Day 851 [Jan.31/11 JST] -- Looking Back on Cape Horn

Today's Report
January 31/11 JST

Position:  21°17'N, 157°53'W (Honolulu) 

Remaining distance to Yokohama finish:  13.4%

Looking Back on Cape Horn -- One Year Ago Today

Exactly one year ago Nicole BMW Shuten-dohji III slipped her lines in Punta Arenas, Chile, as Saito-san made one last stab at departing the clutches of Cape Horn.

We had already been informed by the Chilean Coast Guard that an ominous "three strikes rule" was in effect. The skipper would be given this one last chance to leave, having already made two aborted Horn transits, and this time if he again had to be rescued (with or without his blessing) his battered vessel would be made to join the thousands of others scattered across the floor of the Chilean coastal shallows and deeps.

We had written this at the time and will now revisit what Saito-san well knew as he left on a vessel he had already plaintively declared to us by sat phone had been badly beaten up, and nearly destroyed. Beaten not only by the seas, but by the treatment she had been given during the original tow, and then later from the steel-sided larger fishing vessels sharing space with NBSDIII in the crowded fishing harbor at Punta Arenas.

"Hunter, you don't understand. I HAVE to leave. I HAVE to leave. The boat can't take any more of this!" Never had we heard him so discouraged or upset.

A week later, after 9 months of over-wintering, surgery to repair a herniated rip in his abdomen, a second departure, a second tow, and still more repairs, he finally did leave The Horn behind -- one last time.

For Saito-san the trip from Japan to the Galápagos Islands is almost exactly 20,000 nm, and for Darwin, it was 12,000 nm from England by way of the Atlantic Ocean. For both it entailed a highly dangerous westward Cape Horn crossing, which Peter Nichols, in Evolution's Captain, describes this way:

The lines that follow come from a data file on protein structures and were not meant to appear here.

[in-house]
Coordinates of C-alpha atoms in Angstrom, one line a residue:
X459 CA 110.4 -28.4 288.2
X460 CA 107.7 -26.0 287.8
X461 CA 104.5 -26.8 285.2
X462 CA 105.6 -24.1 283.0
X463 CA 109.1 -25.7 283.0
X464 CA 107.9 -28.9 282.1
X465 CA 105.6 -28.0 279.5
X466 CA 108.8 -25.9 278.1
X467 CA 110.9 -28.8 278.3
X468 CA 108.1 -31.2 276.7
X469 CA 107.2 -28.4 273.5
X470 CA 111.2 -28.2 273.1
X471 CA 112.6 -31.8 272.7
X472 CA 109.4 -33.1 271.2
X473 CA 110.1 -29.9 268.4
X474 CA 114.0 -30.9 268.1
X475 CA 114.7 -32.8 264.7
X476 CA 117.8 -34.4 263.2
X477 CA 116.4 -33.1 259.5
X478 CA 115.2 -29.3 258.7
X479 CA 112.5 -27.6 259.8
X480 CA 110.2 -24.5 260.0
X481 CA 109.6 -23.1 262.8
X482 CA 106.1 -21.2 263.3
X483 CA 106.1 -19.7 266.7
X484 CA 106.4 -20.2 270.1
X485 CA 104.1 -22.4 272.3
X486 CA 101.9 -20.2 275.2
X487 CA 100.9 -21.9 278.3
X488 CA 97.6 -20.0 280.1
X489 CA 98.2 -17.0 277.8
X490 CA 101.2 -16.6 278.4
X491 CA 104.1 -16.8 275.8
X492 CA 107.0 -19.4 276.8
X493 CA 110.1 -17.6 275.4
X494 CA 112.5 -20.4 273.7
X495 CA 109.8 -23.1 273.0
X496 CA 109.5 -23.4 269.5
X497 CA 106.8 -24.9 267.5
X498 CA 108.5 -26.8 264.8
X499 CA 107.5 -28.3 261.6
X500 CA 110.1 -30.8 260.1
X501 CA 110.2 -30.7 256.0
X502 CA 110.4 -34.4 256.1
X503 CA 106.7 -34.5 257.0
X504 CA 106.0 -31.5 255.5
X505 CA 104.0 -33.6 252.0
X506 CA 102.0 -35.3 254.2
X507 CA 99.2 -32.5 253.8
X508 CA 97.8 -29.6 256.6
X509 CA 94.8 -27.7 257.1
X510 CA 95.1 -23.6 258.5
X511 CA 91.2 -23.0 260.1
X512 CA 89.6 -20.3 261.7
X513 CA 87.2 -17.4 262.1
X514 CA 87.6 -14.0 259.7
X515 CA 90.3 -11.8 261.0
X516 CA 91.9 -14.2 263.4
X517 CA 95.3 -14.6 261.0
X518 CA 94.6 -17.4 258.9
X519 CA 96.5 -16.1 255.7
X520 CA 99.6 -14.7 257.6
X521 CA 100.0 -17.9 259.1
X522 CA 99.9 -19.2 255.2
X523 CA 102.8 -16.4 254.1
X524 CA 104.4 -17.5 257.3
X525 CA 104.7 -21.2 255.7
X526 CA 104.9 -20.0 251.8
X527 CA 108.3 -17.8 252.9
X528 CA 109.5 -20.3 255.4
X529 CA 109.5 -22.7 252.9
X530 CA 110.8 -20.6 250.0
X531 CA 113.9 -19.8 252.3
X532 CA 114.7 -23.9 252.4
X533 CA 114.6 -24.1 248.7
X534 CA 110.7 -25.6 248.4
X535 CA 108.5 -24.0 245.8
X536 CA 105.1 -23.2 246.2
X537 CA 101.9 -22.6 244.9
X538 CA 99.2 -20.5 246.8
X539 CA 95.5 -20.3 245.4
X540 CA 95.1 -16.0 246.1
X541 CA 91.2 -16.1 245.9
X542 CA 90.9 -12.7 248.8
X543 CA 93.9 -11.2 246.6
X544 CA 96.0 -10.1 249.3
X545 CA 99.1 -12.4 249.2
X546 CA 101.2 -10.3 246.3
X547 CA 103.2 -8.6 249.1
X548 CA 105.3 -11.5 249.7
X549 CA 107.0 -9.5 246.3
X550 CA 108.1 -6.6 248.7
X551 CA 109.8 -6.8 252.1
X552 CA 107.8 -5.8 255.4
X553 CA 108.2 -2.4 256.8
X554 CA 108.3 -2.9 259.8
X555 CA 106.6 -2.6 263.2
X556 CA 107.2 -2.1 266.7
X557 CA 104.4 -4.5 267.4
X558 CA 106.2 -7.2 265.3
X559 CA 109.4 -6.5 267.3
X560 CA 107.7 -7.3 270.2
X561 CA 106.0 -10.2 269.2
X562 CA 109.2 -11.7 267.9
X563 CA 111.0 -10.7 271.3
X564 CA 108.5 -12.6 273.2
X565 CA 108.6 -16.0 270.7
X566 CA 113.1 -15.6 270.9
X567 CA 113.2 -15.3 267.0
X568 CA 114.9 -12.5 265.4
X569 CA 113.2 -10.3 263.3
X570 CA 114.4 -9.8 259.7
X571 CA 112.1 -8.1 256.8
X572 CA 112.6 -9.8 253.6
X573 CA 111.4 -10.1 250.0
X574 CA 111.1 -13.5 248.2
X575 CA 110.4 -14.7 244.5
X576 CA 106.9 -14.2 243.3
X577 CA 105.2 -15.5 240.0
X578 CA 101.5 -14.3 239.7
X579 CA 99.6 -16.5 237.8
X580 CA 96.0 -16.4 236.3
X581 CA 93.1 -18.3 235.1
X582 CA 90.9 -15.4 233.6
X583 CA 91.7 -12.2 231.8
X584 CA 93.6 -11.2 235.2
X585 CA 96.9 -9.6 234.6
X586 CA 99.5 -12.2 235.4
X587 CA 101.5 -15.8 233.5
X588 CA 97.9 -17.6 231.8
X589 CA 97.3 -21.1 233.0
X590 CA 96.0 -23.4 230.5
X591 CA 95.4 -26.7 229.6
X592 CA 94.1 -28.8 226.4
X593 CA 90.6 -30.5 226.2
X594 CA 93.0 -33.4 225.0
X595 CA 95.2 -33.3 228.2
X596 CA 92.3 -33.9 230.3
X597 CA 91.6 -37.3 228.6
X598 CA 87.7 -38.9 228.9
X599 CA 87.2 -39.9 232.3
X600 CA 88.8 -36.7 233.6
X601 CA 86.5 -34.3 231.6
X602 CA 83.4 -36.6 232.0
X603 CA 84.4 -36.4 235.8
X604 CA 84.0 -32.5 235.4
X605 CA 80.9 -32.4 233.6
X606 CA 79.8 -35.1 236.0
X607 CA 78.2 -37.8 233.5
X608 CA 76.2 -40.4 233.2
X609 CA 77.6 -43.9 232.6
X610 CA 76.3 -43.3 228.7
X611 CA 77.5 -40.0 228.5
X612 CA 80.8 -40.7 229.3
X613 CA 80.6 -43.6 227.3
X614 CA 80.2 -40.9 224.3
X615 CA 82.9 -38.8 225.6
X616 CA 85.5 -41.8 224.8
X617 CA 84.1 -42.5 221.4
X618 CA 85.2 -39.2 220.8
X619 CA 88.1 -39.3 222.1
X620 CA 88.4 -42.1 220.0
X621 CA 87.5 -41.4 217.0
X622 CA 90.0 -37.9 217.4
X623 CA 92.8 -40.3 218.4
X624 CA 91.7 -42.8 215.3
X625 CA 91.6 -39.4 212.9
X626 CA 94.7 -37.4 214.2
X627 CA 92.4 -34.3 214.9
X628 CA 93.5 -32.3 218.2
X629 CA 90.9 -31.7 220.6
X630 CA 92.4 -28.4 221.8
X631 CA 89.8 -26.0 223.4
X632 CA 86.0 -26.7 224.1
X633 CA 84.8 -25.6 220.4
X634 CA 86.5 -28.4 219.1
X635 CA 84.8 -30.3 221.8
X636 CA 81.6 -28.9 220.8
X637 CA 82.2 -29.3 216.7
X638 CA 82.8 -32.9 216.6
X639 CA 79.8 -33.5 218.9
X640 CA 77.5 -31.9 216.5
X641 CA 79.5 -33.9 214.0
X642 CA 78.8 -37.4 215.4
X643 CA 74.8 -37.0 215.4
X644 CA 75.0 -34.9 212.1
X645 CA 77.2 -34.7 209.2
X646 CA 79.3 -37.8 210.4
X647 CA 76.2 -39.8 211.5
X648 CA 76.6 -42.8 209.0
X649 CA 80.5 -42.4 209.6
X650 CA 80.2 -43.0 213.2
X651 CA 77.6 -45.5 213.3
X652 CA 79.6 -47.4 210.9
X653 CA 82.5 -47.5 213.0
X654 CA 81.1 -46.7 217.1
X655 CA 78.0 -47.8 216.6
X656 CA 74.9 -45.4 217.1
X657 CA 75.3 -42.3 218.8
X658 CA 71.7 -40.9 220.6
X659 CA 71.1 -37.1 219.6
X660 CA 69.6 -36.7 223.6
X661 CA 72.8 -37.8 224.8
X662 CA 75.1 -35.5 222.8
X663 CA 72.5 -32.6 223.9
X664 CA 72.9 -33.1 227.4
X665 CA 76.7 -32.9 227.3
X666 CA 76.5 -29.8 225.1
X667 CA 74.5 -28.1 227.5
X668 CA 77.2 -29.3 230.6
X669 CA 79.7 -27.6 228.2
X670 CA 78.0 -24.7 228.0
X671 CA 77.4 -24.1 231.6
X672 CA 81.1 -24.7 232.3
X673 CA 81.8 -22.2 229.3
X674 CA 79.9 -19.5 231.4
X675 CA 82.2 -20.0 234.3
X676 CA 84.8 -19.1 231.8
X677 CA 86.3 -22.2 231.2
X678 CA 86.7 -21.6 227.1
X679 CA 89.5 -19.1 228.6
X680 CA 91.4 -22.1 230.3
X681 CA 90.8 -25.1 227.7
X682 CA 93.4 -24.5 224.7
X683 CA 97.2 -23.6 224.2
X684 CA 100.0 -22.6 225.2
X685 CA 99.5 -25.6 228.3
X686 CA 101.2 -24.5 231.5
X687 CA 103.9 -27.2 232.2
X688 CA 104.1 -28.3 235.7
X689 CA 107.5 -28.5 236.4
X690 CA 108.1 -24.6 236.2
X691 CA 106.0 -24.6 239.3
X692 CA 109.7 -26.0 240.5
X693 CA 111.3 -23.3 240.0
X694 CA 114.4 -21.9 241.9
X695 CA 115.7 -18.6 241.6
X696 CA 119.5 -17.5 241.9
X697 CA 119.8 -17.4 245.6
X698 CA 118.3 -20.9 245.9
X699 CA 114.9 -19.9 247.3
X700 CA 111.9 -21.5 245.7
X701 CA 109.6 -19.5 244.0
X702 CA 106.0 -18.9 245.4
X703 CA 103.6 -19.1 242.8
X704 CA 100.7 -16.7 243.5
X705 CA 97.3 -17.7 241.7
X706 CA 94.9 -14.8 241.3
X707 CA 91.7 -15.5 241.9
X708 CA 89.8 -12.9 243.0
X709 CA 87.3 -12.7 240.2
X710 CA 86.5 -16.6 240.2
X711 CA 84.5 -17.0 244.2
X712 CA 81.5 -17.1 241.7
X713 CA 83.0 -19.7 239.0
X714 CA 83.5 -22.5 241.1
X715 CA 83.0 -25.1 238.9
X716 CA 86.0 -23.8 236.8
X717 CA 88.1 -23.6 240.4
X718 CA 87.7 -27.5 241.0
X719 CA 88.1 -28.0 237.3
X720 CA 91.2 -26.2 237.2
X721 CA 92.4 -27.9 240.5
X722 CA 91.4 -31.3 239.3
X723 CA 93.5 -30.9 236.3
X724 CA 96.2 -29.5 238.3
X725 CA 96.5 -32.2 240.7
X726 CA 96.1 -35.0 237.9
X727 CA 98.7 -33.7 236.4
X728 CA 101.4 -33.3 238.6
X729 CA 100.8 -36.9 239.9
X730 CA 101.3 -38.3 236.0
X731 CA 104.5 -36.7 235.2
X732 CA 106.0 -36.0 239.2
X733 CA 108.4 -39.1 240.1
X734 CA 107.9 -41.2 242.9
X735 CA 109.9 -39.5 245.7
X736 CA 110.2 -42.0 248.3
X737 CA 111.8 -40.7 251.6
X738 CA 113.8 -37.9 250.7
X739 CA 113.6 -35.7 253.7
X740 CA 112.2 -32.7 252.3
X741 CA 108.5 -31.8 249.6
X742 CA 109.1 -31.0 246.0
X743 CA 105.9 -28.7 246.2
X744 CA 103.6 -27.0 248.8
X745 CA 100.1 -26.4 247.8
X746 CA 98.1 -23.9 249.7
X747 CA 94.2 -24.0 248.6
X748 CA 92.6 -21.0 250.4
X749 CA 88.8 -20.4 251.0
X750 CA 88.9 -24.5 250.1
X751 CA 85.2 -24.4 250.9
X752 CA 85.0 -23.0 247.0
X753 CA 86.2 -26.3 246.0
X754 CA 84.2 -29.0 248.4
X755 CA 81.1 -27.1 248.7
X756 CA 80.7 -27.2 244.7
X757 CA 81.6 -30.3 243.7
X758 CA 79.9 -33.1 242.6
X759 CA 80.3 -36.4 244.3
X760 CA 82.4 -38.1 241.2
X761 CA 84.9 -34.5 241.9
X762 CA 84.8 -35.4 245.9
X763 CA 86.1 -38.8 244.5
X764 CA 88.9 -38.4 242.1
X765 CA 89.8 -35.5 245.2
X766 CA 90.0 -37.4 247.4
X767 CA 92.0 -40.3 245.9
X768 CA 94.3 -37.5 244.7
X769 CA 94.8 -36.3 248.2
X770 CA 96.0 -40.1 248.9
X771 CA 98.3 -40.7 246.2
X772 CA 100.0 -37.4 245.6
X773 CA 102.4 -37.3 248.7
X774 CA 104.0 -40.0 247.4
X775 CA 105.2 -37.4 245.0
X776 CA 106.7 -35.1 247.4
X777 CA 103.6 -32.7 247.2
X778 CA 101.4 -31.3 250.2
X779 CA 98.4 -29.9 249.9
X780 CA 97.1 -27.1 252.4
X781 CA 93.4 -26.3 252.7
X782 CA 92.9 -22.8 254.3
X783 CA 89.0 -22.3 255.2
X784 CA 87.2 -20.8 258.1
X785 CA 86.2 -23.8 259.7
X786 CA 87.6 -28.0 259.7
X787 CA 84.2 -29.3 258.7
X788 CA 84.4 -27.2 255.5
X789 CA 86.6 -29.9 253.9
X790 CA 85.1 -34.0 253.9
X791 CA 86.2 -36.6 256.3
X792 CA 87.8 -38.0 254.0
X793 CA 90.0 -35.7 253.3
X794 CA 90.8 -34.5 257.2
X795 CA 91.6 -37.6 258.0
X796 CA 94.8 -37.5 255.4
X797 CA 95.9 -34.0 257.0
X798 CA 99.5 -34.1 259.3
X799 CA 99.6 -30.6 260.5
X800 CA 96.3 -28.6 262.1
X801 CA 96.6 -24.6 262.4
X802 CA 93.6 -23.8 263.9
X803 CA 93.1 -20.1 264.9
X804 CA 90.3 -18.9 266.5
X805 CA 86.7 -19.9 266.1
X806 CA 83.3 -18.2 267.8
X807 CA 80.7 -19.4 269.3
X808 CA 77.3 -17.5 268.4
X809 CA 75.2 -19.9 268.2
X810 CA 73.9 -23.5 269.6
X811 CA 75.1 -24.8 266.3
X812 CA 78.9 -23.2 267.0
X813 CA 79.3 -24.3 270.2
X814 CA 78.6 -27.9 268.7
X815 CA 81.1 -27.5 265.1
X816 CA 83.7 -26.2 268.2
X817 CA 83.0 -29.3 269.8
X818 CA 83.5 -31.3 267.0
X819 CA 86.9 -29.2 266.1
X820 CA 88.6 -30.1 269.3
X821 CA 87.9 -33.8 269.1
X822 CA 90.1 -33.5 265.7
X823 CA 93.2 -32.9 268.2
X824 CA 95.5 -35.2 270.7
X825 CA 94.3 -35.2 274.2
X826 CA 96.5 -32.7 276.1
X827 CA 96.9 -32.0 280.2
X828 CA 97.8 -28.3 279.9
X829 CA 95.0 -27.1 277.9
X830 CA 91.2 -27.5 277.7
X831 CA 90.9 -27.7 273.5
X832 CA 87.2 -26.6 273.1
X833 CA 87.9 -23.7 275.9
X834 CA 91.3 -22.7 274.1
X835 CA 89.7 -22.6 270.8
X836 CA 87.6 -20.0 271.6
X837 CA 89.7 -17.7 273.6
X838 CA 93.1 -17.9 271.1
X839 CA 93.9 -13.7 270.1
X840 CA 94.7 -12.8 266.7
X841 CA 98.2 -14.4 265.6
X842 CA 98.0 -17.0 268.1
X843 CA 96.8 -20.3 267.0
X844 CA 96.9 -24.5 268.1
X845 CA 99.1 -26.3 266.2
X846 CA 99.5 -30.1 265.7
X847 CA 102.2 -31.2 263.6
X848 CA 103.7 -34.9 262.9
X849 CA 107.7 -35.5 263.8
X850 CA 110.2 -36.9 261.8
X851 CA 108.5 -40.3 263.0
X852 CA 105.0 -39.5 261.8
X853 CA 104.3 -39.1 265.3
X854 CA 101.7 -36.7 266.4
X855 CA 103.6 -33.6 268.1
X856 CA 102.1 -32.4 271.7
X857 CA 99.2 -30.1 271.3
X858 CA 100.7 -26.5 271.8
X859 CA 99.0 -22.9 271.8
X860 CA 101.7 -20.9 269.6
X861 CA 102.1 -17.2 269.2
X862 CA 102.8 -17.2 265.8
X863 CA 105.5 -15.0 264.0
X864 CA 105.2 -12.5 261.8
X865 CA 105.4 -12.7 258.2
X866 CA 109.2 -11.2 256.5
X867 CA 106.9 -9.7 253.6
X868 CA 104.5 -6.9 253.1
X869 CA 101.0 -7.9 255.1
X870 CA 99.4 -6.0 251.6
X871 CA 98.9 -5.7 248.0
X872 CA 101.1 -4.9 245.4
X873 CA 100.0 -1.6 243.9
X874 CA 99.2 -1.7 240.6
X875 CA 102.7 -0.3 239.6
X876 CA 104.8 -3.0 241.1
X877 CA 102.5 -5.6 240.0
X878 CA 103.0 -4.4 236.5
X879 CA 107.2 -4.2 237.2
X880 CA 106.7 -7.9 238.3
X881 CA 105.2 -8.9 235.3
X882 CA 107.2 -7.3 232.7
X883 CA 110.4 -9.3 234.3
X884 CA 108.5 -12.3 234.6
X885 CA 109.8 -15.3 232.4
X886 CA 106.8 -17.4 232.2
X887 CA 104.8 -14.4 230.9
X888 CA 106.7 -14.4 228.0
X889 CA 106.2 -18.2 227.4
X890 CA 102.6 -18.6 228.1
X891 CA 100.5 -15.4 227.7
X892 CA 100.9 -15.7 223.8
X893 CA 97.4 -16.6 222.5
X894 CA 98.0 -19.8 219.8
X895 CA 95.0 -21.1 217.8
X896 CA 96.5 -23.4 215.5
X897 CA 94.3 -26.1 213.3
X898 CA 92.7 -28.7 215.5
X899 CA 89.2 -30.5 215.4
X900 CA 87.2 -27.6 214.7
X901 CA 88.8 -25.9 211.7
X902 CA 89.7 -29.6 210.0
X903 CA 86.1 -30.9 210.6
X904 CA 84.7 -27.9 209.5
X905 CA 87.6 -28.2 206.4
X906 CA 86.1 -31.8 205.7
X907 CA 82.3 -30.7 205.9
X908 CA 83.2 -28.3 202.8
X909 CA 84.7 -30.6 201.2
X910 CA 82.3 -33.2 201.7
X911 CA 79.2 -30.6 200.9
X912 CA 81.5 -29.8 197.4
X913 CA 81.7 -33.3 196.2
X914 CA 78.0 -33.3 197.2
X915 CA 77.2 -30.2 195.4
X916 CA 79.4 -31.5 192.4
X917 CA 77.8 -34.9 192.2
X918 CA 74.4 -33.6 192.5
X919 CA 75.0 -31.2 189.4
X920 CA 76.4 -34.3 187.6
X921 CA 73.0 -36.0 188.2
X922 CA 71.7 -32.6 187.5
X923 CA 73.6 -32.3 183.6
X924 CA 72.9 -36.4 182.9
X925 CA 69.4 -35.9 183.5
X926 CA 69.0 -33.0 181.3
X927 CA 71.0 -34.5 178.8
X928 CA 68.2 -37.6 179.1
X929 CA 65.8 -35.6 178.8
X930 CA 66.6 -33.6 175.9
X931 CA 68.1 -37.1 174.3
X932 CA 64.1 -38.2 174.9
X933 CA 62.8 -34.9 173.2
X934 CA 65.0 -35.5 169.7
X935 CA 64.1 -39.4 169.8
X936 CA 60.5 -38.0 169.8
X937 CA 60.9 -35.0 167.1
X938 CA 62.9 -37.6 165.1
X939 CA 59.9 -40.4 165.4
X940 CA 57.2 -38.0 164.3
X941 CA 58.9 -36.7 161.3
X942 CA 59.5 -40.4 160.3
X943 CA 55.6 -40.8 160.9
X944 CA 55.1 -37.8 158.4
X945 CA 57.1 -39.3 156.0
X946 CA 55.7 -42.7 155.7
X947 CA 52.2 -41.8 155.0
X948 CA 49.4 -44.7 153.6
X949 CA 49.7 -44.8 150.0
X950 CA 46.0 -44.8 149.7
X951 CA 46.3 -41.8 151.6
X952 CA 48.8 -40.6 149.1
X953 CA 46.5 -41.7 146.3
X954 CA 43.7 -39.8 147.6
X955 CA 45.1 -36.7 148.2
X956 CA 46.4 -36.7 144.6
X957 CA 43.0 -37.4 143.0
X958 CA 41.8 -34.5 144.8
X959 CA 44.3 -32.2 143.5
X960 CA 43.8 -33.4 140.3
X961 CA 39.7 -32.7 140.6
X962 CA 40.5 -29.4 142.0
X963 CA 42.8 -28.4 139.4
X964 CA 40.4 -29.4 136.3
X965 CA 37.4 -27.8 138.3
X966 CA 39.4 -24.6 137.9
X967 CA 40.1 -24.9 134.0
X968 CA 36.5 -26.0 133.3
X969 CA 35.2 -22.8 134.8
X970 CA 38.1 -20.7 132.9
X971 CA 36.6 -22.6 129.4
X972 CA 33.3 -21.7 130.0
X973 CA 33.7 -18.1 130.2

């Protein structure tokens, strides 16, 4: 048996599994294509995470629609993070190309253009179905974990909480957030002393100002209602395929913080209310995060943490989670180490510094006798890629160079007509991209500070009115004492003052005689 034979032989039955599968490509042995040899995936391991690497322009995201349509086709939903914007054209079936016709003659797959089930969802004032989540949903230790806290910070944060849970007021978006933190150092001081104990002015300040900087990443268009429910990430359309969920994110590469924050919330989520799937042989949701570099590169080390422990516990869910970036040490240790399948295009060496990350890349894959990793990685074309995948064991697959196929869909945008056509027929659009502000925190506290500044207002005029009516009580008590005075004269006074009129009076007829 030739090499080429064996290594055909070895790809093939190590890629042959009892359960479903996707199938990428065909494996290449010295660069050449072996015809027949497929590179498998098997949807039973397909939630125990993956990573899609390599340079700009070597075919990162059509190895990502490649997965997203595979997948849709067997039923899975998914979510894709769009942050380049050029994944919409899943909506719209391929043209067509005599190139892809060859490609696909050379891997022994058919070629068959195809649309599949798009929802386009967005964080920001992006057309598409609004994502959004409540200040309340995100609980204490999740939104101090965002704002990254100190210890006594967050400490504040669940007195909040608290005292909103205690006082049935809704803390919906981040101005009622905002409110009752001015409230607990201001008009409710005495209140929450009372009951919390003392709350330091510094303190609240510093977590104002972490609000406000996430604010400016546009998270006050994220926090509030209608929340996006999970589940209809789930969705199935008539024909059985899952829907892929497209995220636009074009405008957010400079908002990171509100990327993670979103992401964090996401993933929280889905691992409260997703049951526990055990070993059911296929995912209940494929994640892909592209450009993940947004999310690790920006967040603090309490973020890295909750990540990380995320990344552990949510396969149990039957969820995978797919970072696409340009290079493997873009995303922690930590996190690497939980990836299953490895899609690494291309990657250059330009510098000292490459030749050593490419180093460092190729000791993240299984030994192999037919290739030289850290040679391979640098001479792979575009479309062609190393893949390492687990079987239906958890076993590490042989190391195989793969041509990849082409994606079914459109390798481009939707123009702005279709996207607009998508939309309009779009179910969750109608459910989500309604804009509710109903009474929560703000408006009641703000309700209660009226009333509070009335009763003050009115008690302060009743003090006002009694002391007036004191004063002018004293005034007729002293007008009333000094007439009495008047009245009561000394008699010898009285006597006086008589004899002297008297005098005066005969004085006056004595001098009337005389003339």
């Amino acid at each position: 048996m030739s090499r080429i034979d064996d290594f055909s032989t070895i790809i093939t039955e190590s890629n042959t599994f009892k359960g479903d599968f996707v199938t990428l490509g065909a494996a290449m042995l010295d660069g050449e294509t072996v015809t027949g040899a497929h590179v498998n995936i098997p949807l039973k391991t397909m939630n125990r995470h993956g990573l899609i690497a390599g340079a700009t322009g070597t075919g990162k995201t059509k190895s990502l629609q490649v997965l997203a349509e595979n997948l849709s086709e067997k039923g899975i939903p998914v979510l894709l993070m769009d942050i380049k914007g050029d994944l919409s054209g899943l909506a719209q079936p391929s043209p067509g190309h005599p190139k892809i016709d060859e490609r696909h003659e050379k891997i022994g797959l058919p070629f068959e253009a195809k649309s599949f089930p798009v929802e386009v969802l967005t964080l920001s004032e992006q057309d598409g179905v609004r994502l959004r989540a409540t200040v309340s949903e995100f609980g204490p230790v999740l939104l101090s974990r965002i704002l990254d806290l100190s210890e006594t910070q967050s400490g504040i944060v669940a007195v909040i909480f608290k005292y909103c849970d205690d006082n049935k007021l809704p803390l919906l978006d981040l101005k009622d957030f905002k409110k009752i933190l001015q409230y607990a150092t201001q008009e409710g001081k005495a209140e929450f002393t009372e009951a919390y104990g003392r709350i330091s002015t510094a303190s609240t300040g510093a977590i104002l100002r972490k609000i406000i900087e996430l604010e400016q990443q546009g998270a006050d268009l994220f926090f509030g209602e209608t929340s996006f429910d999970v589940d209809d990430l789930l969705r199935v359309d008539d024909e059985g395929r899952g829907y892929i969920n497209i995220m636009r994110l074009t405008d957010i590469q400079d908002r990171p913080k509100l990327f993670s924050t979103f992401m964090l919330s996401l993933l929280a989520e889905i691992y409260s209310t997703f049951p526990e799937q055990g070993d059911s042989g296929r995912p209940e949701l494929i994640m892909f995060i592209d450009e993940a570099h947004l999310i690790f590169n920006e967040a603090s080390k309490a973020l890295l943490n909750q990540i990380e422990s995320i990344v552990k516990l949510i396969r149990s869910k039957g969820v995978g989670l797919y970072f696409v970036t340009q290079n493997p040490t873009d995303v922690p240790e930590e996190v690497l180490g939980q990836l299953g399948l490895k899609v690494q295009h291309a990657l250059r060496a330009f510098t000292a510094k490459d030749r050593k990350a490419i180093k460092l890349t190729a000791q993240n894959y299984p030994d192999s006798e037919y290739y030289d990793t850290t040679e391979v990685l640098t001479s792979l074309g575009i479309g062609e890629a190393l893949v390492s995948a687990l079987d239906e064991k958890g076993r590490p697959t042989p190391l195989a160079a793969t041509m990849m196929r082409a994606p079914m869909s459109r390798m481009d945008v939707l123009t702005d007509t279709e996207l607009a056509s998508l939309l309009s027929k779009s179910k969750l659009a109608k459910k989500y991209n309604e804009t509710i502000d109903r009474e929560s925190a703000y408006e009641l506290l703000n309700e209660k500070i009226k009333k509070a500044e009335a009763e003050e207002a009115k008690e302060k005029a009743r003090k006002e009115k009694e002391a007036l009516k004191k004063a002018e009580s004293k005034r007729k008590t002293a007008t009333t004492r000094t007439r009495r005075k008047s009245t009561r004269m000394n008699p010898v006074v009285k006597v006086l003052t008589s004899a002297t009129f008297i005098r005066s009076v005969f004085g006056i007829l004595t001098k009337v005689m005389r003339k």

As the Beagle and Adventure [a smaller companion ship] neared the western shores of Tierra del Fuego, ready to sail out onto the Pacific, poor weather and visibility kept them pinned inside the Furies, a rock-studded constellation of small islets that posed a death trap for ships.... The Furies have always made strong men quail. Sixty-two years later, in March 1896, Joshua Slocum, the first man to sail alone around the world, found himself trapped among them in his 37-foot sloop, at night in a roaring gale.

[Slocum wrote:]
Night closed in before the sloop reached land, leaving her feeling the way in pitchy darkness.... I was immediately startled by the tremendous roaring of breakers again ahead and on the lee bow.... In this way, among dangers, I spent the rest of the night. Hail and sleet in the fierce squalls cut my flesh till the blood trickled over my face; but what of that? It was daylight, and the sloop was in the midst of the Milky Way of the sea, which is northwest of Cape Horn... It was not time to complain of broken skin... This was the greatest sea adventure of my life. God knows how my vessel escaped... The great naturalist Darwin looked over this seascape from the deck of the Beagle, and wrote in his journal "Any landsman seeing the Milky Way would have nightmares for a week." He might have added "or seaman" as well.

The Furies are at the location shown below. (Click to enlarge.)

 The meandering red line is where, in April 2009 112 years later, Minoru Saito encountered his own sleeting gale, hoved to throughout the night, completely lost the use of his rudder (and engine), and drifted helplessly for more than 12 hours in 10-meter seas and 40-knot winds toward a lee shore.

Help finally arrived in the form of a rust-streaked Chilean fish factory ship, the only vessel close enough and large enough to reach him in gale conditions.  

It was, we guess, another proof of Darwin's theory of evolution. This time there was an Iridium satellite phone on board.